2015 Reading Challenge – My (Grand) Mother’s Favourite Book
The quality of the audiobook was excellent. The narrator, Anna Massey, made each character come alive: from the naïve nameless narrator, Maxim and his boisterous sister, the shy maids and the distant Mrs Danvers, to the local characters including the intellectually challenged Ben. Each character had their own distinct voice, and it all sounded effortless and not at all contrived (unlike some narrators).
But I didn’t especially enjoy the book, despite its enduring popularity and famous first (and last) lines.
“Last night I dreamt I went to Manderley again …”.It took me a good while to work out Manderley was a house in southern England—Devon or Cornwall, perhaps—not somewhere in India. I also couldn’t work out when the book was set (and still haven’t). I assume it was a contemporary novel when it was published (although Daphne du Maurier wrote contemporary and historical fiction, so that’s not clear). It’s obvious some years have passed since the events Mrs de Winter is telling us about, but I never knew how many years had passed, or what year—what decade, even—she was writing about. Perhaps Grandma could have told me.
Rebecca is told entirely in the first person, from the viewpoint of the unnamed second Mrs de Winter, and I found the fact she went nameless throughout the entire novel to be an unnecessary affectation. I found it odd that despite being the narrator, she told us little about herself prior to meeting the famed widower, Max de Winter of Manderley. Perhaps the author felt it wasn’t necessary to show us what happened to make Mrs de Winter the shy orphan she was, but I would have liked to have known, partly because I never understood what Maxim saw in her, except that she was nothing like Rebecca.
I found her unbearably naïve, although that’s perhaps a function of her young age (about twenty), and the fact Rebecca is set in a time before television, let alone the internet. Mrs de Winter simply hadn’t had much exposure to life. I found that annoying, but not as much as her habit of imagining future conversations or events, as I was never sure whether the past Mrs de Winter was indulging in teenage flights of fancy, or if the future Mrs de Winter was telling us what had really happened. Yes, it was an interesting literary device and I can see why people rave about du Maurier's writing, but it was a device which annoyed me.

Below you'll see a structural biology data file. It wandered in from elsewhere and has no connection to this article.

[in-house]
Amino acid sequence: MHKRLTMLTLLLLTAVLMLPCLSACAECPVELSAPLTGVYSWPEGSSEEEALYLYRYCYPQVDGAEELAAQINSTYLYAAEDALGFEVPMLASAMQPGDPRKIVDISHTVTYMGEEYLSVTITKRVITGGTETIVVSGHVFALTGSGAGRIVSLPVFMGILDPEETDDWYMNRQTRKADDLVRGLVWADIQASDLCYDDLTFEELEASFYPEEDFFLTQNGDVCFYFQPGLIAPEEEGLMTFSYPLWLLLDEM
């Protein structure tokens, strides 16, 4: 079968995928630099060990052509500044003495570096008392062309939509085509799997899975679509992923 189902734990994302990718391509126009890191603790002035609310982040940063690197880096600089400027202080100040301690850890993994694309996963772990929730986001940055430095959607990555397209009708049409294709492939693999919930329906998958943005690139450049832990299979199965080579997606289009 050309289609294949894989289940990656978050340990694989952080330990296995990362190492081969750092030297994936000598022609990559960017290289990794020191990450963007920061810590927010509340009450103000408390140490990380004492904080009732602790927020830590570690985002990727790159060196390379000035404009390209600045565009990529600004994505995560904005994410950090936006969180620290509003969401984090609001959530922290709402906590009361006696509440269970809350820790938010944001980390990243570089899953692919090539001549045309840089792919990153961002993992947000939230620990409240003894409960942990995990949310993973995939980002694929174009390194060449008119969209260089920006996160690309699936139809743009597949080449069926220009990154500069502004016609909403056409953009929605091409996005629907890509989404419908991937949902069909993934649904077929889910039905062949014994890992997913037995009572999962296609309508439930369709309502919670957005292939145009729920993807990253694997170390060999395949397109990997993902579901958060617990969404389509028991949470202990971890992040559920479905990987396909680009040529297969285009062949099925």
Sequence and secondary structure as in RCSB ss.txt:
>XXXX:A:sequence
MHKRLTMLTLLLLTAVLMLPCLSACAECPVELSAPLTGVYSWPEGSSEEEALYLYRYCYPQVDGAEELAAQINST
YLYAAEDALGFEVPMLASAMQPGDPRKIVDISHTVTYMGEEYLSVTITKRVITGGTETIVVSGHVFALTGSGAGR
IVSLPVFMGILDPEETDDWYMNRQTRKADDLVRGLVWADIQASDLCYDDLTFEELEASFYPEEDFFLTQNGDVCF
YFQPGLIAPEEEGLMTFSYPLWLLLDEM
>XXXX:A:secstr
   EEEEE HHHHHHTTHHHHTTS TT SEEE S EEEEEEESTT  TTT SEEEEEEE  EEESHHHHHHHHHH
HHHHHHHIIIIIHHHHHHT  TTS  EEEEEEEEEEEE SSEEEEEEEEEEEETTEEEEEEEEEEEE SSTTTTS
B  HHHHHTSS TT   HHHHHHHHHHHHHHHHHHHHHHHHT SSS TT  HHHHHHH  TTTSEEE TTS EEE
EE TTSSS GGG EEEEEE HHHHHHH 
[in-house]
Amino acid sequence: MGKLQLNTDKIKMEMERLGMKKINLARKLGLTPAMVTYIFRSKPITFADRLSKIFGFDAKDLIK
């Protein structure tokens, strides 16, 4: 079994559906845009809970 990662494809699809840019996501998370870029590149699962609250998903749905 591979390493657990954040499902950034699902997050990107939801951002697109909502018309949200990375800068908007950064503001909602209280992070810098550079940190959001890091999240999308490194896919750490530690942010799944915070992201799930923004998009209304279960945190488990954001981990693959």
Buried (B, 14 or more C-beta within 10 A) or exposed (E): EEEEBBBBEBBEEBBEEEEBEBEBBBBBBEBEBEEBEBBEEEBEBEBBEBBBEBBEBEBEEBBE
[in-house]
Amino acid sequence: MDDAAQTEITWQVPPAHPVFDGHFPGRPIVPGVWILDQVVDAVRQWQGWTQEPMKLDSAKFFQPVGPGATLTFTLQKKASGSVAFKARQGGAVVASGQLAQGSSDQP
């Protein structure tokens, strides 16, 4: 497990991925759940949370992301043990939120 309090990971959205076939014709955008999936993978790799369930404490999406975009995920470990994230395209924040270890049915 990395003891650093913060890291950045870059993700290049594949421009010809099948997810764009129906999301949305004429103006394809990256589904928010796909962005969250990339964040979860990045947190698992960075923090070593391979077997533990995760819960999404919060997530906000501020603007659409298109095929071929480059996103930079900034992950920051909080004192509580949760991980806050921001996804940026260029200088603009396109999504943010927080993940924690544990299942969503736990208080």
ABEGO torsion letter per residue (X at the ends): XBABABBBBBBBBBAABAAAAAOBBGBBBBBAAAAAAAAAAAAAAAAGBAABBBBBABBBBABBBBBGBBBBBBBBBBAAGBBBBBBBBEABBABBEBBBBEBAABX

I did get annoyed by the constant “he said/she said/I said” dialogue tags. In fairness, these might not have worried me as much if I had read the book rather than listened to it—Anna Massey did such a good job of using different voices for the different characters that she made the dialogue tags quite redundant.
But the main thing which annoyed me was how slow the book was (and, yes, it was probably made even slower by listening to it, because I couldn’t skip ahead through the endless introspection to the next part where something was actually happening in real time). There was a big “oh, no” moment just after halfway, but that had been telegraphed in flashing lights which rather destroyed the impact (while I have read the book before, decades ago, I’d forgotten that particular plot point). I had vaguely remembered the other major plot point and the final climax, but they still managed to surprise me. The book really didn’t get to the point and pick up pace until around the three-quarter mark.
If I had been reading it, I probably wouldn’t have got past the first chapter. There’s a lesson there: while we can appreciate (or not) the famed writers of past generations, it won’t do to attempt to imitate their style or structure. What was original and compelling when Rebecca was written is no longer new, and may no longer be compelling.
Although I've read other Daphne DuMaurier novels, I've never got around to reading Rebecca. Thanks for the review. I know what you mean about novels from her time period meandering along.ReplyDelete